The couple revealed that Elizabeth Edwards' breast cancer had spread to her bone during a news conference designed to reassure the public about the prognosis for her health and his candidacy.
"The bottom line is, her cancer is back," said John Edwards, the 2004 vice presidential nominee and former senator, at a news conference in their hometown of Chapel Hill, N.C. "We are very optimistic about this, because having been through some struggles together in the past, we know that the key is to keep your head up and keep moving and be strong."
The Edwardses suffered through the death of their teenage son, Wade, in 1996 and Mrs. Edwards' breast cancer diagnosis the day after John Kerry and John Edwards lost the 2004 election. She was treated with surgery and several months of radiation and chemotherapy.
The recurrence of the cancer presents a setback for the couple, both personally and politically.
"Getting these results was not a good day for us," John Edwards allowed.
Elizabeth Edwards' illness and treatment are certain to affect her husband's campaign schedule and may raise questions about the viability of his campaign, especially among financial donors wondering whether he will be in for the long haul. The first fund-raising deadline is fast approaching on March 31.
Edwards has been considered among the top-tier candidates although he trails front-runner Hillary Rodham Clinton and Barack Obama in public opinion polls. His forceful opposition to the Iraq war - and oft-repeated apology for his 2002 vote for it - as well as his plans on universal health care have improved his standing among the party's liberal base.
Both Edwardses said the cancer was treatable and that they would stick with their plans to campaign vigorously for the nomination.
"The campaign goes on. The campaign goes on strongly," said Edwards, who argued, "other than sitting around feeling sorry for ourselves, there was no reason to stop."
Wade E. Byrd, a Fayetteville, N.C. lawyer and one of Edwards' chief fundraisers, said the Edwardses sounded optimistic enough that he didn't think donors would be wary "right now" about him abandoning the campaign to be with his wife.
"I wouldn't have been shocked - although I would have been disappointed in a major way - if he had gotten out of the campaign," Byrd said. "I'm not surprised at all that Elizabeth was more than likely the one saying, â€˜You will not get out of this campaign.'"
New Hampshire state Sen. Lou D'Allesandro backed Edwards' 2004 campaign in large part because of his affection for the candidate's wife, but remains uncommitted for 2008. He said his heart broke for the Edwards family and he was a bit surprised that the campaign will continue.
"To some extent, yes, because she is such an integral part of the campaign," he said. "I couldn't envision the campaign without her."
Other candidates have faced cancer in their families and have not let it slow their campaign. Chicago Mayor Richard M. Daley ran for re-election this year despite his wife's diagnosis of metastatic breast cancer in 2002.
Republican presidential candidate John McCain has had repeat occurrences of skin cancer. McCain rival Rudy Giuliani is a prostate cancer survivor, as was 1996 Republican nominee Bob Dole and 2004 Democratic nominee John Kerry.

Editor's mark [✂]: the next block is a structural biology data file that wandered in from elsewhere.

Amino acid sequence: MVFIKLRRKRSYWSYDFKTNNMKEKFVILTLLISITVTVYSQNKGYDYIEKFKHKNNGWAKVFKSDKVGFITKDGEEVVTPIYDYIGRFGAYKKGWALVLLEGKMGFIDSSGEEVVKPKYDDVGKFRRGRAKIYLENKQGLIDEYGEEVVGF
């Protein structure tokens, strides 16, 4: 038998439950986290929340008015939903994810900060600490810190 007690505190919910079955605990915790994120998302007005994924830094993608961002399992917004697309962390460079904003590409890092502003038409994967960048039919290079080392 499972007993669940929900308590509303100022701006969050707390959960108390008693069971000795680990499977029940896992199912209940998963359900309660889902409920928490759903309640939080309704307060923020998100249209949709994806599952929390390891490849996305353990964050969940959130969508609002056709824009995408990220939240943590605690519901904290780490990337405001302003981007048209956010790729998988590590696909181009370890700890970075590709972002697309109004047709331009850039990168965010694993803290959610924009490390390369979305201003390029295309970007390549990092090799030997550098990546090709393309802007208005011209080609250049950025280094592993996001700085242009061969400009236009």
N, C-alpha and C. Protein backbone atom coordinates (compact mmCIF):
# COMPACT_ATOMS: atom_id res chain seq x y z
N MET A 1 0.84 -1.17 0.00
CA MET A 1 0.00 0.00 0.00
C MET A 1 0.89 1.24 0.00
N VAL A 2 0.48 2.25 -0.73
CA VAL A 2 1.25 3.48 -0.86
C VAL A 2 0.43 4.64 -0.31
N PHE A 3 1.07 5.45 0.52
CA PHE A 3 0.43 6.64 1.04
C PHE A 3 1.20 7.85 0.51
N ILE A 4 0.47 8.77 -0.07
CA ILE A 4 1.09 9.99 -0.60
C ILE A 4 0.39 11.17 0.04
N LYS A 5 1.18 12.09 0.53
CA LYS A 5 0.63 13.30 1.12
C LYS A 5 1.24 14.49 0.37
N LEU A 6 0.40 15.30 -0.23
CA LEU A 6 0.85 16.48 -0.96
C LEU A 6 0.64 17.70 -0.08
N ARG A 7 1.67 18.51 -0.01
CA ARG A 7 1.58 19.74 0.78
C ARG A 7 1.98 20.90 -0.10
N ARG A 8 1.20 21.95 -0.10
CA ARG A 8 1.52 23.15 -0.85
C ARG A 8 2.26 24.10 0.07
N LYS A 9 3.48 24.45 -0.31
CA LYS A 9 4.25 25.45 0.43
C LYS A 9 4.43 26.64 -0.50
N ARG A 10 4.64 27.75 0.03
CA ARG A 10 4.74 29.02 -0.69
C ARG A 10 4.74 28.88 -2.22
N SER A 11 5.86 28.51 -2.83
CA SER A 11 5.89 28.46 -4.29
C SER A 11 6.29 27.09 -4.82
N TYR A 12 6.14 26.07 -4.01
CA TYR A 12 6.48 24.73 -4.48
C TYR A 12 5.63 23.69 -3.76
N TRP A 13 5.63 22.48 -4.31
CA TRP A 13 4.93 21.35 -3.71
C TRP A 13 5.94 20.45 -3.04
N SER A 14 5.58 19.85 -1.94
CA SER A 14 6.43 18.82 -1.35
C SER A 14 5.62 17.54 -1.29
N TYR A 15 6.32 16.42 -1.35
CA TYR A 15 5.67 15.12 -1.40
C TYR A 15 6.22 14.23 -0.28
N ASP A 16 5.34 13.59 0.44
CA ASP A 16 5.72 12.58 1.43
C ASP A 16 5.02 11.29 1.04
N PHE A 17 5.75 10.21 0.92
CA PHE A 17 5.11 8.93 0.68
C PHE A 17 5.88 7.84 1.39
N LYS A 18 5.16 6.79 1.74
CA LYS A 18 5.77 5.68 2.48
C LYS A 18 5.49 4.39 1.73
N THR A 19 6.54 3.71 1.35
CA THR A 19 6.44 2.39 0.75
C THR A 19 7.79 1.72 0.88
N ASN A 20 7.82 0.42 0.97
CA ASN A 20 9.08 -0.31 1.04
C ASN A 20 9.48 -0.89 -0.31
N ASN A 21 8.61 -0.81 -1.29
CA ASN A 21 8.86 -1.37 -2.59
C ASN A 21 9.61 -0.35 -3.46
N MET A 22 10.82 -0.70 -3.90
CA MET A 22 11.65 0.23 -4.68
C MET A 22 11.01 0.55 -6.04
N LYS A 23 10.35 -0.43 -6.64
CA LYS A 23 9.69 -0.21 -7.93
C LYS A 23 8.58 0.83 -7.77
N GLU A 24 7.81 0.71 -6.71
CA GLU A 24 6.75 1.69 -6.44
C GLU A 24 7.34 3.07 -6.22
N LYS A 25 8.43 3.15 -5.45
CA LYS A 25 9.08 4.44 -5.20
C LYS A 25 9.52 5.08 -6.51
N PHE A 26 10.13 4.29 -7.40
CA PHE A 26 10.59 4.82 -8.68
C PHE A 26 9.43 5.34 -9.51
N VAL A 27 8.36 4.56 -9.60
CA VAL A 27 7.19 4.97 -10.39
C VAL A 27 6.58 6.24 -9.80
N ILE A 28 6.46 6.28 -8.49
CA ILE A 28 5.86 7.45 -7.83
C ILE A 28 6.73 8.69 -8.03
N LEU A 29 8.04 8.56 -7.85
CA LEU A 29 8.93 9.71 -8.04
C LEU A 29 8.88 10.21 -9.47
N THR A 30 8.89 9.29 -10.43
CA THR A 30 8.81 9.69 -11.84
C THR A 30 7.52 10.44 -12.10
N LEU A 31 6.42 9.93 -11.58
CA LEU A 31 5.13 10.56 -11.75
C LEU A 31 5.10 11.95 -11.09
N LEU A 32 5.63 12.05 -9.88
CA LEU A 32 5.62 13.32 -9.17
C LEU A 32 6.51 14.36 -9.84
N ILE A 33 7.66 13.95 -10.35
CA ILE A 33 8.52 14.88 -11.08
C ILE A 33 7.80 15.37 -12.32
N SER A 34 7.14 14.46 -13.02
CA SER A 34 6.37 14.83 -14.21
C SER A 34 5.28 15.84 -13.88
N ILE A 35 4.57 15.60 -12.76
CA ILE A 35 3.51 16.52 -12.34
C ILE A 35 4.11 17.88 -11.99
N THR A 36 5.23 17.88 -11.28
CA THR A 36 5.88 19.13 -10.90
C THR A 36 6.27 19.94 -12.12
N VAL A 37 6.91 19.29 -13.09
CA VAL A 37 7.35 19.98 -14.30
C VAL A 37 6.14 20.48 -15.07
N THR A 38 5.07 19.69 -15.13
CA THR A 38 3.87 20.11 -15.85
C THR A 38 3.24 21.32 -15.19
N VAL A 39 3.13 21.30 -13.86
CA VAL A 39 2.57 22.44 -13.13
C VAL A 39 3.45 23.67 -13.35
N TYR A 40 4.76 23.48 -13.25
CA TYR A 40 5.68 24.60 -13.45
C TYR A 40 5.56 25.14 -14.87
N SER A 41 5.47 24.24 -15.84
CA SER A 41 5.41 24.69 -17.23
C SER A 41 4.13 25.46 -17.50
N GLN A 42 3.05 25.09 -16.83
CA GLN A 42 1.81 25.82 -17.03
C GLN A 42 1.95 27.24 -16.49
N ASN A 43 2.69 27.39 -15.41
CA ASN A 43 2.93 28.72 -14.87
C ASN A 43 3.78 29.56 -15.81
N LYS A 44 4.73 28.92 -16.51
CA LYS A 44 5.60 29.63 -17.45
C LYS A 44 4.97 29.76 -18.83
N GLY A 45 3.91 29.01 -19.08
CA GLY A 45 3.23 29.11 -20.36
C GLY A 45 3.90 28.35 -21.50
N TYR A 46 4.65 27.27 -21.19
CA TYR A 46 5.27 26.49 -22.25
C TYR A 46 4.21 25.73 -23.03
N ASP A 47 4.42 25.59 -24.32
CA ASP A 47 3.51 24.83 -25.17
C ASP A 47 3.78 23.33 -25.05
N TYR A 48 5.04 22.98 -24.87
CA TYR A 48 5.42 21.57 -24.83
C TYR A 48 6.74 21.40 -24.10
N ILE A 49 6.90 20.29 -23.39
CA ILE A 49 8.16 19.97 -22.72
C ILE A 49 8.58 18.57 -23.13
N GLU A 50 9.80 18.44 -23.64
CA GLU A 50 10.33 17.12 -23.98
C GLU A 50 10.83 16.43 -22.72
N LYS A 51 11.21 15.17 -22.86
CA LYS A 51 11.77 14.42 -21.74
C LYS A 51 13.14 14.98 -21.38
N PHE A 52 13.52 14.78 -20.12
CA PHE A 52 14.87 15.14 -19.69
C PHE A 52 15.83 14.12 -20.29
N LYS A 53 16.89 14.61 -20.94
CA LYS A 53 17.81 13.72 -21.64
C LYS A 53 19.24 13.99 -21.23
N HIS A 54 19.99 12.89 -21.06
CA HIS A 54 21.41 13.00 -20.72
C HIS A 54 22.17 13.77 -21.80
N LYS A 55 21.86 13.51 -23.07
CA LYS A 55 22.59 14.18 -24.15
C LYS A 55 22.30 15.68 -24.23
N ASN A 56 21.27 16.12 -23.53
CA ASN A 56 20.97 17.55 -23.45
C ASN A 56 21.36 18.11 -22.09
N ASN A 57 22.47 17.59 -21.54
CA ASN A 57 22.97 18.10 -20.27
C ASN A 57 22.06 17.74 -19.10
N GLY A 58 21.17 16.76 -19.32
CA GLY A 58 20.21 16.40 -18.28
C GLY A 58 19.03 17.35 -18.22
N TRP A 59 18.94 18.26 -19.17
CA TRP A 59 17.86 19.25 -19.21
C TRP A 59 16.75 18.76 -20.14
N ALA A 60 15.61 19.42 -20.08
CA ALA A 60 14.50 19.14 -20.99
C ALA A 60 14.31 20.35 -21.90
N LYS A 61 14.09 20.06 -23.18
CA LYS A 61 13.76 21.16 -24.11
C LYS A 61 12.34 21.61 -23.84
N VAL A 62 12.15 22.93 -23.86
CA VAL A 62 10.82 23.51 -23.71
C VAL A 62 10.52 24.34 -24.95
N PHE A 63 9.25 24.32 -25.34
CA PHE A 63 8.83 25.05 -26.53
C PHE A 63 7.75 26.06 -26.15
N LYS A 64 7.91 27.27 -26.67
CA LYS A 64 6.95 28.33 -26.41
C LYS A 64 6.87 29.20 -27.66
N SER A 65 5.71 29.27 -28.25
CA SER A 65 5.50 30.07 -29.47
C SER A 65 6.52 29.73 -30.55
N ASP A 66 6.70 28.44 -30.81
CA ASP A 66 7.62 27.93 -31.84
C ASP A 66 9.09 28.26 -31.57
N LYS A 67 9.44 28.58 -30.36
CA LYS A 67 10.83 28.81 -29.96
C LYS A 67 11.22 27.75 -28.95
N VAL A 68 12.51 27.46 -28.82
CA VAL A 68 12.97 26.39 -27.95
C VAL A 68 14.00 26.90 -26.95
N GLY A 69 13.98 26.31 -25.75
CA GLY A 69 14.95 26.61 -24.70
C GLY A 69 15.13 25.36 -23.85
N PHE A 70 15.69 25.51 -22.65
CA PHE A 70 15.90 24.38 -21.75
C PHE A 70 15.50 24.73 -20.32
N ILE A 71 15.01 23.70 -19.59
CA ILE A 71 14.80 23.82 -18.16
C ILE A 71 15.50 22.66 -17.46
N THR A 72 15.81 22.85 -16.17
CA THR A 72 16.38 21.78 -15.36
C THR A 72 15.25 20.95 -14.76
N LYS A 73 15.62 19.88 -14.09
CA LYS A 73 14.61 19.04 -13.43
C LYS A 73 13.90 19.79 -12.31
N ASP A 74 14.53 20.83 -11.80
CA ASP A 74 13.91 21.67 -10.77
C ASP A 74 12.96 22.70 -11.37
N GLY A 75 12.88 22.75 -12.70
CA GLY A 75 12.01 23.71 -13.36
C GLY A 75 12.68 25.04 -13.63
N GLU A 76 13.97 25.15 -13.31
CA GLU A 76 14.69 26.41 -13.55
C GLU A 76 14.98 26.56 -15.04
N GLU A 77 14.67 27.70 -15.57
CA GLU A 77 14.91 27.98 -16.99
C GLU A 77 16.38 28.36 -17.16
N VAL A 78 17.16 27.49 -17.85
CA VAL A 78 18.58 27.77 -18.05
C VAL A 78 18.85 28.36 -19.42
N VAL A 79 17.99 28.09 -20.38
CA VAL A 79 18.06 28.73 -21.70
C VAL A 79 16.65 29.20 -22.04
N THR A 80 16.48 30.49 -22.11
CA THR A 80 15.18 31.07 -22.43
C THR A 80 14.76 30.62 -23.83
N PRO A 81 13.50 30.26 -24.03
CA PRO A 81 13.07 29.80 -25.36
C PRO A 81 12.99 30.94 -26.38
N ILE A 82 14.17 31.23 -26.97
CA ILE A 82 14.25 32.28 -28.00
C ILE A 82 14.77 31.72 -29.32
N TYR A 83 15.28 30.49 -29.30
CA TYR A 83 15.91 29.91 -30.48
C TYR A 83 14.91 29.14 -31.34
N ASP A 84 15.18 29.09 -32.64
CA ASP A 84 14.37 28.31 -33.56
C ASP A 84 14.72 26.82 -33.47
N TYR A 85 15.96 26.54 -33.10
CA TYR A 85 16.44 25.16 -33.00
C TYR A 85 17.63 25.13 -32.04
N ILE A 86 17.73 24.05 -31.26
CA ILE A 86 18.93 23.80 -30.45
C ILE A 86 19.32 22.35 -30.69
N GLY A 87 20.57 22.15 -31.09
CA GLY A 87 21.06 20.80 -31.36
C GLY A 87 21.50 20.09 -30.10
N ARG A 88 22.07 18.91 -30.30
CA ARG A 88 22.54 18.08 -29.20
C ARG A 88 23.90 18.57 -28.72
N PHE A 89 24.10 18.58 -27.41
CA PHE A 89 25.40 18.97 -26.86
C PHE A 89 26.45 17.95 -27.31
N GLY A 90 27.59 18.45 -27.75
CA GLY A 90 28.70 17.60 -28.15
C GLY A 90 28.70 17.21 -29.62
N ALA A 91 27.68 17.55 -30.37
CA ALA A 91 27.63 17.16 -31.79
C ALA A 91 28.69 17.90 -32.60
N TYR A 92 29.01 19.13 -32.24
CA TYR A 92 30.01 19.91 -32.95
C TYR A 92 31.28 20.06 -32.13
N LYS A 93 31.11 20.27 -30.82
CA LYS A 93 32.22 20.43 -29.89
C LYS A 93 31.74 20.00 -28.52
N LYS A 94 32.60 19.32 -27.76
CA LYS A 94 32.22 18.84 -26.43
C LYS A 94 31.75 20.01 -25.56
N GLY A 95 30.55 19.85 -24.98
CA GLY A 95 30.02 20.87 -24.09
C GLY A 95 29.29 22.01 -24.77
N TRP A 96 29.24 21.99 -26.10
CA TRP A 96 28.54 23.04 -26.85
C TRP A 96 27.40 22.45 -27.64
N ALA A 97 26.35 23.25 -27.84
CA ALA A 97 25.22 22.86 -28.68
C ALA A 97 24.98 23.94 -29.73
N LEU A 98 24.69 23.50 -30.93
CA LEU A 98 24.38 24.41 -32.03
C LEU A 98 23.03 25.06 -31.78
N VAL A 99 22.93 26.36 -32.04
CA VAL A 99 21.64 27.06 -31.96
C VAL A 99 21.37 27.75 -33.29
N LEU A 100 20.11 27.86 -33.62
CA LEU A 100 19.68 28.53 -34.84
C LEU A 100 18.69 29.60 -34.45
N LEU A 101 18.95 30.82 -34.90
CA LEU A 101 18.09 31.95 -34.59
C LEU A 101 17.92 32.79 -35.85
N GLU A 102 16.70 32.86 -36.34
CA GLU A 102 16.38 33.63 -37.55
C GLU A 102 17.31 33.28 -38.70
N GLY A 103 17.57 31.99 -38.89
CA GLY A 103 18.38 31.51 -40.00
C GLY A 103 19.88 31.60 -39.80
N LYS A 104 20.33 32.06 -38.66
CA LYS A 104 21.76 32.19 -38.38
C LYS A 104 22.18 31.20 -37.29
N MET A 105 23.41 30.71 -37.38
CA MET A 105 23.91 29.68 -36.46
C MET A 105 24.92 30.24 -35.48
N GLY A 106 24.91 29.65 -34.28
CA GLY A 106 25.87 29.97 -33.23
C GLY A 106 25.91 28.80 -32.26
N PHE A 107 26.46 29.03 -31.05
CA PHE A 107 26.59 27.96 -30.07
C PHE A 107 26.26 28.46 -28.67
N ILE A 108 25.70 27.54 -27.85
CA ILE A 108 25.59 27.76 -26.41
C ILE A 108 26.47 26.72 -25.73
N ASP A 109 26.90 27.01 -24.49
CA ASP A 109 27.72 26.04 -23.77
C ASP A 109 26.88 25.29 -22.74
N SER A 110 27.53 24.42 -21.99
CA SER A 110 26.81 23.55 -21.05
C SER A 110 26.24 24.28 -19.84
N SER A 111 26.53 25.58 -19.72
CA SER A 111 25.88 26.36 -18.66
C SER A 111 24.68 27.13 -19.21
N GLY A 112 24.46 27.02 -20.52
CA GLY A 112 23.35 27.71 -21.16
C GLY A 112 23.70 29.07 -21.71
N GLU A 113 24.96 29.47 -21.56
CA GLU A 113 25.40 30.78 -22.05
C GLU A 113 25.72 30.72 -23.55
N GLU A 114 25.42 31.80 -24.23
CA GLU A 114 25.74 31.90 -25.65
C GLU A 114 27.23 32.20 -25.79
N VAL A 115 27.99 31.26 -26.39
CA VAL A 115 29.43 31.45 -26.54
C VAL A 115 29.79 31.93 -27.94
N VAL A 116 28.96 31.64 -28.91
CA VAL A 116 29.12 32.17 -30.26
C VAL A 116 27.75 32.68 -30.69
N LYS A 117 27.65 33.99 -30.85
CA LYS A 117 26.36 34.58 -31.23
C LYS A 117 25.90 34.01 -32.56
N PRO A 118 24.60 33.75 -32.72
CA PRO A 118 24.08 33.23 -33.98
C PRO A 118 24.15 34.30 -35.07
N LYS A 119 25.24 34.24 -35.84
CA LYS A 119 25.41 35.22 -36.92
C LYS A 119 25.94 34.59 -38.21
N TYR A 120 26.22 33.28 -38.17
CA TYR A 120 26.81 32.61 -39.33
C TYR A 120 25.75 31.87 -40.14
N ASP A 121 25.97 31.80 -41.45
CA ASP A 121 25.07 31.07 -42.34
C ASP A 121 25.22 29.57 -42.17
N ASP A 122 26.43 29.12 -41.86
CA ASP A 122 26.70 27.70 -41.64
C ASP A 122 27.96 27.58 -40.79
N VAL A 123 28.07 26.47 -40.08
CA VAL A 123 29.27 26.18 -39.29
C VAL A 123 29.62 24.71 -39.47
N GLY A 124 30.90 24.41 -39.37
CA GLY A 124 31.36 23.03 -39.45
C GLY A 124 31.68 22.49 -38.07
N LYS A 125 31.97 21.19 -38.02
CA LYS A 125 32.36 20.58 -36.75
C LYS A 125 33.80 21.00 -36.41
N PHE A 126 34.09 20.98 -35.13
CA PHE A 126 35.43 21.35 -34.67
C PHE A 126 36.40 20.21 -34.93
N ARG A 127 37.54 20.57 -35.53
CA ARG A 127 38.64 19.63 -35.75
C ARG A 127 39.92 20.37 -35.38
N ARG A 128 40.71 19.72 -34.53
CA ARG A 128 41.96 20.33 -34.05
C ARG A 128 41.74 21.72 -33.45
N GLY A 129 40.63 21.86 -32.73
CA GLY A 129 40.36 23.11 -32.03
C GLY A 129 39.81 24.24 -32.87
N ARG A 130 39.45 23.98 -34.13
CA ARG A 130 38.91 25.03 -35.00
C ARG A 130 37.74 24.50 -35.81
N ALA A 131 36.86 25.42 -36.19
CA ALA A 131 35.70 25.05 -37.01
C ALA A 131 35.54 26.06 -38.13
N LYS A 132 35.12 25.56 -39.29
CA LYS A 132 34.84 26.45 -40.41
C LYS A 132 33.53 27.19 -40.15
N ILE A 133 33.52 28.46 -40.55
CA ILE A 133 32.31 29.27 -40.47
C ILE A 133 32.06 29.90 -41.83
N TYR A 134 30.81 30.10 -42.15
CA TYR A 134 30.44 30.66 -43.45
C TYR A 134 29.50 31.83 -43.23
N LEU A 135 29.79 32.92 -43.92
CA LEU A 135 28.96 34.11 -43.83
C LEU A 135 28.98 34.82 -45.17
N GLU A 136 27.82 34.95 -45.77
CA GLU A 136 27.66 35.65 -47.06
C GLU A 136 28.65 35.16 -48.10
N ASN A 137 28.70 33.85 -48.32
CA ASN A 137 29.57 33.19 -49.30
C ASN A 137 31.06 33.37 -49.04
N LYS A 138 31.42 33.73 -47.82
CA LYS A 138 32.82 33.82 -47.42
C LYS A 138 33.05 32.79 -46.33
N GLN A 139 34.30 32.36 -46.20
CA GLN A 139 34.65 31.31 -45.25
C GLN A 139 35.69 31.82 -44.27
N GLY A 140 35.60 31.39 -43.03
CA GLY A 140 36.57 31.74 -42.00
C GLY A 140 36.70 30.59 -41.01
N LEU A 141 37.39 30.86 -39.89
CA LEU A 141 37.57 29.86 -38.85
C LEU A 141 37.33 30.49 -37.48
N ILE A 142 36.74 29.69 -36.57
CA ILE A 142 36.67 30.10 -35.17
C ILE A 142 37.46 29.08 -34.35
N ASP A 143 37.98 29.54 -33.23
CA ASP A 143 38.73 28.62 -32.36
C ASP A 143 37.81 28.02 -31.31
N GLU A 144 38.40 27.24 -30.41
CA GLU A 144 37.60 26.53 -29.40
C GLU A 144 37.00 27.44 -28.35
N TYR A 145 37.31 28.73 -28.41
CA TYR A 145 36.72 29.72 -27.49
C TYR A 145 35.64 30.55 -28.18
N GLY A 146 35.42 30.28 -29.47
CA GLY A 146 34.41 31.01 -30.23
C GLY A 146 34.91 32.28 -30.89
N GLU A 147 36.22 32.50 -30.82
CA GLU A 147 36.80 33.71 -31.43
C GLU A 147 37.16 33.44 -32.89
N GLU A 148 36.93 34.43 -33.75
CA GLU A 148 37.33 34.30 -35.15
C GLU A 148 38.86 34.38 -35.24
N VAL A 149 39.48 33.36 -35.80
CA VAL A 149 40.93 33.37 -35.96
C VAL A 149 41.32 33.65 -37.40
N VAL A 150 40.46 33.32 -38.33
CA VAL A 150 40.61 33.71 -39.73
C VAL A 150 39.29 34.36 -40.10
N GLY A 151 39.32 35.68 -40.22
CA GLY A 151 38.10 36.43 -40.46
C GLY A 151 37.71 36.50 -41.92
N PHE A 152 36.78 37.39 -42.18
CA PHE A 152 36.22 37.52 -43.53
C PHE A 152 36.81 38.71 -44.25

Democrat Paul Tsongas made his survival from cancer an issue in his 1992 campaign for the Democratic nomination. He lost the primary to Bill Clinton. Tsongas' cancer later returned and he died three years later.
The recurrence was discovered after Mrs. Edwards broke a left rib, likely moving a chest, and had X-rays that also found something suspicious on the right side.
Mrs. Edwards' doctor called her in for more testing, and her husband cut short a campaign visit to Iowa to accompany her to the hospital Wednesday. A biopsy confirmed that the cancer had returned, and the Edwardses are awaiting further testing to see if the cancer may have spread to her liver. "There were times yesterday that we thought it might be a lot worse than it is, and we wouldn't be having the same conference we're having right now with the same hopeful tone," Mrs. Edwards said. The Edwardses smiled and joked throughout their appearance, held in the same hotel garden where they had their wedding reception nearly 30 years ago. "I don't look sickly, I don't feel sickly," Mrs. Edwards said. John and Elizabeth Edwards hosted a barbecue for their top national fundraisers Wednesday night, but never mentioned the diagnosis. Instead, they both talked optimistically about his presidential prospects. "We're all sort of flabbergasted" to hear the news Thursday, said Richard Thaler, a vice chairman of Deutsche Bank Securities and a top Edwards fundraiser who attended. "It was a wonderful event last night, and everyone is very, very upbeat about his chances." After the news conference, the couple left on a two-day fundraising trip to New York and California that included a stop in Boston so Mrs. Edwards could visit their adult daughter, Cate. They also have an 8-year-old daughter and a 6-year-old son. The news about the cancer's return and the decision to keep the campaign going was a closely held secret, with family friends and senior campaign advisers unaware of the diagnosis. John Moylan, a senior adviser who runs Edwards' campaign in South Carolina, said he learned the news by watching it on television. "This was a very private decision about a very private matter," the attorney from Columbia, S.C., said. "It was the best way to handle it." Rival candidates were quick to offer words of encouragement. Obama and Clinton posted pictures of Mrs. Edwards on their campaign Web sites, and McCain spoke to her on the phone. She also got some warm words from the White House. "Good going, our prayers are with you," said presidential spokesman Tony Snow, who has battled cancer.